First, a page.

With heavy lobbying by Southern politicians, the Compromise of 1850 was passed by Congress after the Mexican–American War, because the law required sparse documentation to claim a person was a fugitive, slave catchers kidnapped free blacks, especially children, and sold them into slavery. Southern politicians often exaggerated the number of escaped slaves and often blamed escapes on Northerners interfering with Southern property rights. The law deprived suspected slaves of the right to themselves in court. In a de facto bribe, judges were paid a fee for a decision that confirmed a suspect as a slave than for one ruling that the suspect was free. Many Northerners who might have ignored slave issues in the South were confronted by local challenges that bound them to support slavery. This was a primary grievance cited by the Union during the American Civil War, the escape network was not literally underground nor a railroad. It was figuratively underground in the sense of being an underground resistance and it was known as a railroad by way of the use of rail terminology in the code.
The Underground Railroad consisted of meeting points, secret routes and safe houses, escaped slaves would move north along the route from one way station to the next. Conductors on the railroad came from various backgrounds and included blacks, white abolitionists, former slaves. Without the presence and support of black residents, there would have been almost no chance for fugitive slaves to pass into freedom unmolested. To reduce the risk of infiltration, many associated with the Underground Railroad knew only their part of the operation. Conductors led or transported the fugitives from station to station, a conductor sometimes pretended to be a slave in order to enter a plantation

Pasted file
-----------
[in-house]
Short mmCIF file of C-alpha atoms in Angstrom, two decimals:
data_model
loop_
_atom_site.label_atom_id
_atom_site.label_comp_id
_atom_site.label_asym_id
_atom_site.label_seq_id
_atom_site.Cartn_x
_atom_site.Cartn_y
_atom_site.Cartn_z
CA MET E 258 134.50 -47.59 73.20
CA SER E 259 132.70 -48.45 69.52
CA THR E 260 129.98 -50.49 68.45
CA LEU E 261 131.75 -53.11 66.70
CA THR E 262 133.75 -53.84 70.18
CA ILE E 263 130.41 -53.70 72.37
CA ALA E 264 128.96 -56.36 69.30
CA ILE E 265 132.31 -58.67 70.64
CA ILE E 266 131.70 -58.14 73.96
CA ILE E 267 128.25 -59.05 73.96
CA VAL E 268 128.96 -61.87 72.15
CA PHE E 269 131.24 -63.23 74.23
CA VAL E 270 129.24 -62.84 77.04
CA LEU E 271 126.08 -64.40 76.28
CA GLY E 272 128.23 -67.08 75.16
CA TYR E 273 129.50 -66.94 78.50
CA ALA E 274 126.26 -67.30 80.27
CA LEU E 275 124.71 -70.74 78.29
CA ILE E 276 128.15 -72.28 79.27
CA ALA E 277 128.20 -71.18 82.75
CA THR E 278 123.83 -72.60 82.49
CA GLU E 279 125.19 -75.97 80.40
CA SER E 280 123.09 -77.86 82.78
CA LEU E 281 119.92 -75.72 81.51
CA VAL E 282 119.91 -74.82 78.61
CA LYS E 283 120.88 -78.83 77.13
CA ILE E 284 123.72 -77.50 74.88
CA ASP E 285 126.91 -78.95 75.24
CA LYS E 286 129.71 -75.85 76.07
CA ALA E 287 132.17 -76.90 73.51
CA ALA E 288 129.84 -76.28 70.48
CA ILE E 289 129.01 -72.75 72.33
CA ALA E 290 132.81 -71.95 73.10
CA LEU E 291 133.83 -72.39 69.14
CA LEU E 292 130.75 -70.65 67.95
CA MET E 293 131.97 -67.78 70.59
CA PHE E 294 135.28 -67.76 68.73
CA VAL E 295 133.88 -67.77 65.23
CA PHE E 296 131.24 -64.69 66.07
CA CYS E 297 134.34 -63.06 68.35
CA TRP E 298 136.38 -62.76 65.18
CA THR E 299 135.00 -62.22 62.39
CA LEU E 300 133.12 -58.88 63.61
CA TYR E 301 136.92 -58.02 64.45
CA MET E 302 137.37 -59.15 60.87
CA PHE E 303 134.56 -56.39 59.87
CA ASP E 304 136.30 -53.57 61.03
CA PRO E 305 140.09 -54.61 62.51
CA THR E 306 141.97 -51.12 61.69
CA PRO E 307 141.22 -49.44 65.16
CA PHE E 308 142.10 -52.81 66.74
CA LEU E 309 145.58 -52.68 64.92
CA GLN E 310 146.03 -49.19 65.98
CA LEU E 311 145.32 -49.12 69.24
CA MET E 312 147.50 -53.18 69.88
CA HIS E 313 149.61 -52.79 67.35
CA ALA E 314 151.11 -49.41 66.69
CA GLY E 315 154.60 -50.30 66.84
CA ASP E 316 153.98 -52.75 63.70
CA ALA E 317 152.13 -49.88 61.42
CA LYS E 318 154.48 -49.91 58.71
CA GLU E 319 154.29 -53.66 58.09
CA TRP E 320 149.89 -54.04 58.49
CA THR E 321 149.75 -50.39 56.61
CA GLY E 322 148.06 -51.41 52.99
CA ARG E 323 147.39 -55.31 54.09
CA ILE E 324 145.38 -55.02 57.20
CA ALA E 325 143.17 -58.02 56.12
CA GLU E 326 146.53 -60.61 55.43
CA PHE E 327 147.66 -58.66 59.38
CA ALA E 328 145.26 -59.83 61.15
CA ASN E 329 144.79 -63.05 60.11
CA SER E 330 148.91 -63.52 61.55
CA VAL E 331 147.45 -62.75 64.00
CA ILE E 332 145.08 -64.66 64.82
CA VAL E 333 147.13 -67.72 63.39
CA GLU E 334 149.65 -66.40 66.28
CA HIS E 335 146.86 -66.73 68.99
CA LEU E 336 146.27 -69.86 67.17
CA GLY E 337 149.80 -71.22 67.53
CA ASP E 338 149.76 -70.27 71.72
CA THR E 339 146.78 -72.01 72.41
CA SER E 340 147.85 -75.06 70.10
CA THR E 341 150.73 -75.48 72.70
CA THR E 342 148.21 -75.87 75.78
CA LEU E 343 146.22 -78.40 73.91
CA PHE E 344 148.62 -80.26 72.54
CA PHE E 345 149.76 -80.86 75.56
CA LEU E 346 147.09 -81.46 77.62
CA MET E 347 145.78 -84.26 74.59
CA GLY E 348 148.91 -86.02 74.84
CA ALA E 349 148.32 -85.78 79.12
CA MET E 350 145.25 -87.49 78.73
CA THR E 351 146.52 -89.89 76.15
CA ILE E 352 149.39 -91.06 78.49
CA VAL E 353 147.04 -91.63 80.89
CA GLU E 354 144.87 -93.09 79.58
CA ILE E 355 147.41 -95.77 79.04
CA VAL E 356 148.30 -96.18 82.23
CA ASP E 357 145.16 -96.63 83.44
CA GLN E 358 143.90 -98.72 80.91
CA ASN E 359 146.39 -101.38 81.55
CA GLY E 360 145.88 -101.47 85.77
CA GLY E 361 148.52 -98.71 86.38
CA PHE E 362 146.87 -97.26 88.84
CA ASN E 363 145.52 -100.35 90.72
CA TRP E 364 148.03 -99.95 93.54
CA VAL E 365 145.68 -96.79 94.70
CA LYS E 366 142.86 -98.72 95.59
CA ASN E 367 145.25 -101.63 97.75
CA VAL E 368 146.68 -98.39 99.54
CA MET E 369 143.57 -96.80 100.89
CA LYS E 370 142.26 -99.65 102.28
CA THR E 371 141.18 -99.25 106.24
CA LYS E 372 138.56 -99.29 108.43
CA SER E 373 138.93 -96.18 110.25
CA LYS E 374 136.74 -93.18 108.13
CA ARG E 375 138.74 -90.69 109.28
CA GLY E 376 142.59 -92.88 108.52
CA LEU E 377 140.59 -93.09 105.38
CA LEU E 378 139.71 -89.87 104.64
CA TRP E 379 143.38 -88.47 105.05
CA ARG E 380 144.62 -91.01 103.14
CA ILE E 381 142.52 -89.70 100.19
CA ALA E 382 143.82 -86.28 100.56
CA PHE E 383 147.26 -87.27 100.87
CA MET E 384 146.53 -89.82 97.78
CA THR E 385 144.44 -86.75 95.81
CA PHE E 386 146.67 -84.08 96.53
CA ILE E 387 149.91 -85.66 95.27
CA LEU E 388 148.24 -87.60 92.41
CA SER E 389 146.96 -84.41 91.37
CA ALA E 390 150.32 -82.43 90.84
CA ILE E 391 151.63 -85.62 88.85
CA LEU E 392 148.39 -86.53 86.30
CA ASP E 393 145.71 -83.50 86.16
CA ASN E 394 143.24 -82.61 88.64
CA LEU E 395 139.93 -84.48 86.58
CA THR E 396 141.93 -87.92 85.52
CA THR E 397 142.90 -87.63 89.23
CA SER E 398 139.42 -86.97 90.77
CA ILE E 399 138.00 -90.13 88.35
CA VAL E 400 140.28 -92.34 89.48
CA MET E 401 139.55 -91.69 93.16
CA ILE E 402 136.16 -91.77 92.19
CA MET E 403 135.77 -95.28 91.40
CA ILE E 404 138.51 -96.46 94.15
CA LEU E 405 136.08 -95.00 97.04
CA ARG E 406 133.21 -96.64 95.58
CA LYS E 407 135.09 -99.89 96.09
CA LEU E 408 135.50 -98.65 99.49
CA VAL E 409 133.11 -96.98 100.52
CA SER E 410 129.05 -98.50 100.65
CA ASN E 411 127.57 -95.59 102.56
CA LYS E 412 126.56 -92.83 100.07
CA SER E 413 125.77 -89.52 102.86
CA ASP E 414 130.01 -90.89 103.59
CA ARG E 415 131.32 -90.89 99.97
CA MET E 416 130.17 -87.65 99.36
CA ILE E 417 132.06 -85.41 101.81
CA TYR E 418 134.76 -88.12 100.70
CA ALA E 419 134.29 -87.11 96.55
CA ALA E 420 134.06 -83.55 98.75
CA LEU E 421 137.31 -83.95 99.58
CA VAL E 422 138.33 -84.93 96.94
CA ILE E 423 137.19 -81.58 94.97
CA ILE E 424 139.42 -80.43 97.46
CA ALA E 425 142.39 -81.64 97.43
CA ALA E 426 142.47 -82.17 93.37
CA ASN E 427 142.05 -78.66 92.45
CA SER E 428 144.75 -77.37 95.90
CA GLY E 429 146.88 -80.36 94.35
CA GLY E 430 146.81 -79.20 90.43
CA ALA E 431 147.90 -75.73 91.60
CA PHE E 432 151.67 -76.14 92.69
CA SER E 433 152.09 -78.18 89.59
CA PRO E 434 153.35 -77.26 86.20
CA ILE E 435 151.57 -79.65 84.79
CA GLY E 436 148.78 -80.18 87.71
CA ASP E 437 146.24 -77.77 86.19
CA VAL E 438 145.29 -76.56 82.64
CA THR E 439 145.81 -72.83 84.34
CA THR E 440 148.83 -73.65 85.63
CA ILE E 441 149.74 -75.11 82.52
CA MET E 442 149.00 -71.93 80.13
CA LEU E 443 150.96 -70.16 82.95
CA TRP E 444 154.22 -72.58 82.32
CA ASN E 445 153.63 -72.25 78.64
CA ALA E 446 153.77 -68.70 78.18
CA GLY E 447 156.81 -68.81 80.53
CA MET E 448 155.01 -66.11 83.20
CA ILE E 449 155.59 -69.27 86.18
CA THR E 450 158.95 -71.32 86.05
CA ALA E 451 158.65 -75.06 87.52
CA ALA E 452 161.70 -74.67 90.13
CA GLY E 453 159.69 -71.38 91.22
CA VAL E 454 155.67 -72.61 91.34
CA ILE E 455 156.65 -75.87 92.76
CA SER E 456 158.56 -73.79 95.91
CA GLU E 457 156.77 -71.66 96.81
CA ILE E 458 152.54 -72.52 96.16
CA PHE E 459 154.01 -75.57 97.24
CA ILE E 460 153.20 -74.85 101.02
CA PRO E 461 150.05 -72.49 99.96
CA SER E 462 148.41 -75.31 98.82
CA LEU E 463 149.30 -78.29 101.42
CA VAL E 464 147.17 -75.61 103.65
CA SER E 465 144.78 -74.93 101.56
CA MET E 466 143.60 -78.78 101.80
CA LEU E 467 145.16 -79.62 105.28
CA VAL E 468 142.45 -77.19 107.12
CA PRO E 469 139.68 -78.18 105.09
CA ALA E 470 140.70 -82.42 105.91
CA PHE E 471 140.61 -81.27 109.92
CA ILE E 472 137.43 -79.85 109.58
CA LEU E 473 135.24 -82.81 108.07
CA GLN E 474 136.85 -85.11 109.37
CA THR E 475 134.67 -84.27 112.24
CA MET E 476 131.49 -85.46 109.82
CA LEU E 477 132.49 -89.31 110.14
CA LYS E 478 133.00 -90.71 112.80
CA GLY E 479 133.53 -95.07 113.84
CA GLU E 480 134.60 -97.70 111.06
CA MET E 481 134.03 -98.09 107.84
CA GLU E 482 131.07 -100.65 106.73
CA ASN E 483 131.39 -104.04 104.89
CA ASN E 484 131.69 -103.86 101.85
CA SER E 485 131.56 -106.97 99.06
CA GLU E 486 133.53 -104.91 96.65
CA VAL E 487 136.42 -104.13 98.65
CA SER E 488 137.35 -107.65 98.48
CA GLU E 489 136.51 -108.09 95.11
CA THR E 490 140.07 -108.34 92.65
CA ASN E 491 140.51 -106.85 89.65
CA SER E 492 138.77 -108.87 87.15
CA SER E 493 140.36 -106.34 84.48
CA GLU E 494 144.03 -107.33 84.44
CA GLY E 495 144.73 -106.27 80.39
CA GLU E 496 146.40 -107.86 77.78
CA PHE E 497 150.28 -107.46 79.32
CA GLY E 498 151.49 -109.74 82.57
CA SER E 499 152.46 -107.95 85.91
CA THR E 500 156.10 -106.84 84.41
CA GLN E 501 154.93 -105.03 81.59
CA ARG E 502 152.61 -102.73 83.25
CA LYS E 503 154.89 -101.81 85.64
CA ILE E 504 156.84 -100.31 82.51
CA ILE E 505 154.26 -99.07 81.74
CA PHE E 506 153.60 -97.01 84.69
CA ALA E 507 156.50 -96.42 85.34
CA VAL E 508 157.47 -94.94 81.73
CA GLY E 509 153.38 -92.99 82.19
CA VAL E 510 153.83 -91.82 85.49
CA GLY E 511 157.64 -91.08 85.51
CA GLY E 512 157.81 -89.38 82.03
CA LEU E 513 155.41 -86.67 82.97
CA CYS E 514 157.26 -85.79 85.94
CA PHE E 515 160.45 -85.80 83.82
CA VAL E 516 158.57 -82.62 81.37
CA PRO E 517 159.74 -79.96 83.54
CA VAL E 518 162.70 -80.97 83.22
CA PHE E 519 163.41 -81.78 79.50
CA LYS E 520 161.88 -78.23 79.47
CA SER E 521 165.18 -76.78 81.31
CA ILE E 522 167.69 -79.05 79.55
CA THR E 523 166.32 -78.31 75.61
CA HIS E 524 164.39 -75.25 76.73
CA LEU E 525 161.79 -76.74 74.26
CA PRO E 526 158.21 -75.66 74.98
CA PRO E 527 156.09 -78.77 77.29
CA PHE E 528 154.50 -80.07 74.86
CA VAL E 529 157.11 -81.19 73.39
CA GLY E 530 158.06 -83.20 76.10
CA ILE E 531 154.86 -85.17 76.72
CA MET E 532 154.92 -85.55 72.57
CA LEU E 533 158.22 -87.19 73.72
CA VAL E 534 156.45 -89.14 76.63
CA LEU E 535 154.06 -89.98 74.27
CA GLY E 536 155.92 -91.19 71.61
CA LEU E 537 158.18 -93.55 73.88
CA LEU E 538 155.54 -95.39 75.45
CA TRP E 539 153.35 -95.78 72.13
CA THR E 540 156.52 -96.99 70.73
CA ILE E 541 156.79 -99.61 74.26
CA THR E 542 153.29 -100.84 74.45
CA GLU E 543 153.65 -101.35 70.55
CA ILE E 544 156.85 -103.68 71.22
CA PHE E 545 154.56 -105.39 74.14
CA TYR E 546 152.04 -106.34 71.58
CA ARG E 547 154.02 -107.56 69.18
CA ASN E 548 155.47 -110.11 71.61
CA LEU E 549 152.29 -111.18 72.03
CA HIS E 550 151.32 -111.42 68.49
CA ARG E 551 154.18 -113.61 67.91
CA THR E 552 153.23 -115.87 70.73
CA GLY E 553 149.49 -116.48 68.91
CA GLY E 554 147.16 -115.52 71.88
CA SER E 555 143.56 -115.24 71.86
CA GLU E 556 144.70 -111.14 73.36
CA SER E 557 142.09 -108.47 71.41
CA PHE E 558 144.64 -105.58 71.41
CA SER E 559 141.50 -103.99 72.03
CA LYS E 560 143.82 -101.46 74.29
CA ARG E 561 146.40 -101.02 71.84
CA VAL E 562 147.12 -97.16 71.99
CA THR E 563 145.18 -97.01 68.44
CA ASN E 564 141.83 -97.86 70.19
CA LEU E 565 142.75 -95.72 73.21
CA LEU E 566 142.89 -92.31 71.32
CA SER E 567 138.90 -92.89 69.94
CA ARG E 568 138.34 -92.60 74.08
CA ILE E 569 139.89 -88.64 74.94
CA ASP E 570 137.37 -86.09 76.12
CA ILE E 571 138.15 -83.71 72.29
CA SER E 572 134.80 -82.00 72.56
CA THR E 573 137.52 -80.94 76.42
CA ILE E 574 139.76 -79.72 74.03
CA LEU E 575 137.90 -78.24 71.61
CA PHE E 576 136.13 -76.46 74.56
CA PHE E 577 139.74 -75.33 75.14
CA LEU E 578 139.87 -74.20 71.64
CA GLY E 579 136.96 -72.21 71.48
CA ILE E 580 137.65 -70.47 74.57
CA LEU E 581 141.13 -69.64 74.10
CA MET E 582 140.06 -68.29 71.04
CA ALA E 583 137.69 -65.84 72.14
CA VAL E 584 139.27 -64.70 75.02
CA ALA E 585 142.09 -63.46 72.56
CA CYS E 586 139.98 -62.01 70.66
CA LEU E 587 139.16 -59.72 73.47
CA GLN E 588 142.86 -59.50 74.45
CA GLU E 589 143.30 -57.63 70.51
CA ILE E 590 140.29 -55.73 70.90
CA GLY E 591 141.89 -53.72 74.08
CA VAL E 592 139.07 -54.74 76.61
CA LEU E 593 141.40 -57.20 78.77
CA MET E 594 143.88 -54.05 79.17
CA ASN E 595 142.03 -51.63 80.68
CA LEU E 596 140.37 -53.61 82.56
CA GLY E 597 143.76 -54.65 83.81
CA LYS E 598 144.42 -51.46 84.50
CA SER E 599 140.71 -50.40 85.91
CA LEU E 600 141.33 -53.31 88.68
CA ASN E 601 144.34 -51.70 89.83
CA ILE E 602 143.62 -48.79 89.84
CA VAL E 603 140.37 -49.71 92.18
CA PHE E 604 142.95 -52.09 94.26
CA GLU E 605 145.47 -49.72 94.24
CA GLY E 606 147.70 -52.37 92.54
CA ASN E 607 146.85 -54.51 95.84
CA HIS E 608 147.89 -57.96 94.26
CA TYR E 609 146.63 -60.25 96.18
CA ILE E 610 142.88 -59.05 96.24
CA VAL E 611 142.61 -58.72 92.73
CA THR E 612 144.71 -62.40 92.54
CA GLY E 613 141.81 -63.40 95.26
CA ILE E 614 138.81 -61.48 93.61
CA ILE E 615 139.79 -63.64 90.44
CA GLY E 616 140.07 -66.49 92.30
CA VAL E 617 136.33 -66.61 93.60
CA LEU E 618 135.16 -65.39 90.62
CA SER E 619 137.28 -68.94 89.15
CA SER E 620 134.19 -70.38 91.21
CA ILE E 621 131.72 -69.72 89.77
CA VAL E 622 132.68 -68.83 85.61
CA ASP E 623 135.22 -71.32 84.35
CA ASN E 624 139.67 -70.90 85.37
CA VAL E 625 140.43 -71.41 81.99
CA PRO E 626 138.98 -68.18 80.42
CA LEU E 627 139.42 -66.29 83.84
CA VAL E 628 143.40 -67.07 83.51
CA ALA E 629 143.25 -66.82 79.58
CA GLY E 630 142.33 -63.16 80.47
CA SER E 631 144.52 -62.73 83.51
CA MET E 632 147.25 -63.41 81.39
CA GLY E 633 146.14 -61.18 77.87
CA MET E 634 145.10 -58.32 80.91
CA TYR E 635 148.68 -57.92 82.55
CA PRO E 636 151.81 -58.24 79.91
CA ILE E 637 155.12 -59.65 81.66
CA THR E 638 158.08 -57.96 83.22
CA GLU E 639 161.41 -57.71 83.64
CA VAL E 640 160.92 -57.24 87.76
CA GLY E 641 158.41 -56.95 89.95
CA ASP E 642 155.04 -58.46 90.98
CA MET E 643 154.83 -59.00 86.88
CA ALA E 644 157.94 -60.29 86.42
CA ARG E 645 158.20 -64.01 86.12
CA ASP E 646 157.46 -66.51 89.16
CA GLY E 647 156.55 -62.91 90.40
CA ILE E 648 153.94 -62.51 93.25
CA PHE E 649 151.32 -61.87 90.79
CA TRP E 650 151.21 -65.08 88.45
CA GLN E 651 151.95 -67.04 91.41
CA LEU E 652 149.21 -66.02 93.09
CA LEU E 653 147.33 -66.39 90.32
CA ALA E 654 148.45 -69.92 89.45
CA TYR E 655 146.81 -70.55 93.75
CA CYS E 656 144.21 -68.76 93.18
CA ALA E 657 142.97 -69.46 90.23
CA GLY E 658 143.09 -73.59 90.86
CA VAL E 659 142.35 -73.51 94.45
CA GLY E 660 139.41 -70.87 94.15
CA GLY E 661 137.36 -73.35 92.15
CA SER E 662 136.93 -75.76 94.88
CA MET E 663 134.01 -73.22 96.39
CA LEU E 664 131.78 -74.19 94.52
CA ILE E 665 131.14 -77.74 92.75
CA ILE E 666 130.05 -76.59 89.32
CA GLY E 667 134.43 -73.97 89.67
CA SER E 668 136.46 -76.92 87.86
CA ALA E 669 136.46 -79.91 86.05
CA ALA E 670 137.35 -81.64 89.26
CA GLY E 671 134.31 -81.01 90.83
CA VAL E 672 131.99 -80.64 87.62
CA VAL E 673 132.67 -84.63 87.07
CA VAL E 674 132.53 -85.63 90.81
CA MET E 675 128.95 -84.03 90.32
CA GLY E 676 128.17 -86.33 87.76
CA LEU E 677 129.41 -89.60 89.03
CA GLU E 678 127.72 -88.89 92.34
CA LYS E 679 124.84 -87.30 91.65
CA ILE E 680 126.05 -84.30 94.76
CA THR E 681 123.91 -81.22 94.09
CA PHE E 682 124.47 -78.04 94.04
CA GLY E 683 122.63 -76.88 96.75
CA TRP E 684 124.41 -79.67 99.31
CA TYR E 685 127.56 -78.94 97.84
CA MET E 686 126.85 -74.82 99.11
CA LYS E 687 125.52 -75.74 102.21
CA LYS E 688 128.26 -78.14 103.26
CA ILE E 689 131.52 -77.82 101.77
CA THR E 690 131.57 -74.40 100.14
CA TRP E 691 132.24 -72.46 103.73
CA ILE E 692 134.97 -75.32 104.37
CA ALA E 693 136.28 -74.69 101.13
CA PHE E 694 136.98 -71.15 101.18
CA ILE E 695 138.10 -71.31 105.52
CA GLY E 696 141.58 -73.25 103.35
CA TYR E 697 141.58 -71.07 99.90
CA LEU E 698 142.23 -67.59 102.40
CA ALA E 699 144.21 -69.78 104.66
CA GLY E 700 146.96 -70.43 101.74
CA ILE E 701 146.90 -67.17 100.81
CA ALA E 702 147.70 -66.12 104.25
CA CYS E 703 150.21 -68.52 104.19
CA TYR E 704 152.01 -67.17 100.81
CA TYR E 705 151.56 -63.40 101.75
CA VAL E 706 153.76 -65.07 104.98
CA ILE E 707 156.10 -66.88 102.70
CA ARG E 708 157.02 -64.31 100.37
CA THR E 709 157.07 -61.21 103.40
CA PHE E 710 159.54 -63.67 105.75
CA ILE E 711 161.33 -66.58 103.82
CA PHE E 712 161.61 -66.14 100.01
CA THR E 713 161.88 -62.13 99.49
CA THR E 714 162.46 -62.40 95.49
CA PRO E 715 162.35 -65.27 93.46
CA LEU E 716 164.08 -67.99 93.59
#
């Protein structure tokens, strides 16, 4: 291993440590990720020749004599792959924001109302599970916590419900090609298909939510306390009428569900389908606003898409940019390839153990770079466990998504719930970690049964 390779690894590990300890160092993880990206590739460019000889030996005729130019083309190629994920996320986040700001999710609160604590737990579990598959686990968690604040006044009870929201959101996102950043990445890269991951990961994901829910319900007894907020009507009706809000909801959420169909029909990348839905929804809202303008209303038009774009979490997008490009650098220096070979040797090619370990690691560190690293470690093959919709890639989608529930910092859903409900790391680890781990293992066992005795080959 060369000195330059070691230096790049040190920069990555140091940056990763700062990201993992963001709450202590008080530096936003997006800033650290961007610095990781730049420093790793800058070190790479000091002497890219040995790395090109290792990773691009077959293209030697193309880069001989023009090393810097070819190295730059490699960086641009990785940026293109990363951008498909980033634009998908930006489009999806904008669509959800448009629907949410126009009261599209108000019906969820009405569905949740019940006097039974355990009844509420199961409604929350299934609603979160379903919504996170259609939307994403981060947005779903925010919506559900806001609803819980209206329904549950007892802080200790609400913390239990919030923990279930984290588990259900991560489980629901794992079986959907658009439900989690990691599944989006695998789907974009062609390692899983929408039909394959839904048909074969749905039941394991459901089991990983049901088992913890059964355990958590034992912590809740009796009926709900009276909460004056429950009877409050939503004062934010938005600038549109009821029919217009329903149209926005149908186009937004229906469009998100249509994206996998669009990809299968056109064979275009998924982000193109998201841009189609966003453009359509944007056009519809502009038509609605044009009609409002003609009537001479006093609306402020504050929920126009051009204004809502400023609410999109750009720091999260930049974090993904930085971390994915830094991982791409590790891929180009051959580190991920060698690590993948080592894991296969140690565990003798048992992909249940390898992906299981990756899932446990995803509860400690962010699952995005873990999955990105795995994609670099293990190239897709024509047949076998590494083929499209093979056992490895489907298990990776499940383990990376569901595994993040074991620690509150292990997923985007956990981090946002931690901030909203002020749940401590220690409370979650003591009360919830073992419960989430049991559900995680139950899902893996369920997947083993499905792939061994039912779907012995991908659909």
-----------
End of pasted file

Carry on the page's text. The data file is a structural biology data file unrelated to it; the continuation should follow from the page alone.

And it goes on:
The Act was one of the most controversial elements of the 1850 compromise and heightened Northern fears of a slave power conspiracy. It required that all escaped slaves were, upon capture, to be returned to their masters, abolitionists nicknamed it the Bloodhound Law for the dogs that were used to track down runaway slaves. By 1843, several hundred slaves a year were escaping to the North. It sought to force the authorities in free states to return slaves to their masters. Many Northern states wanted to circumvent the Fugitive Slave Act, in some cases, juries refused to convict individuals who had been indicted under the Federal law. The Fugitive Slave Law dealt with slaves who escaped to free states without their masters consent. The U. S. Supreme Court ruled, in Prigg v. Pennsylvania and runaway blacks found Cass County a haven. Their good fortune attracted the attention of southern slaveholders, in 1847 and 1849, planters from Bourbon and Boone counties in northern Kentucky led raids into Cass County to recapture runaway slaves.
The raids failed but the situation contributed to Southern demands in 1850 for passage of the strengthened Fugitive Slave Act, Southern politicians often exaggerated the number of escaped slaves and often blamed escapes on Northerners interfering with Southern property rights. Since there was no way to confirm the number of runaway slaves, law-enforcement officials everywhere were required to arrest people suspected of being a runaway slave on as little as a claimants sworn testimony of ownership. The suspected slave could not ask for a trial or testify on his or her own behalf. In addition, any person aiding a slave by providing food or shelter was subject to six months imprisonment. Officers who captured a fugitive slave were entitled to a bonus or promotion for their work, Slave owners needed only to supply an affidavit to a Federal marshal to capture an escaped slave. The Act adversely affected the prospects of slave escape, particularly in close to the North. In 1859 in Ableman v. Booth, the U. S.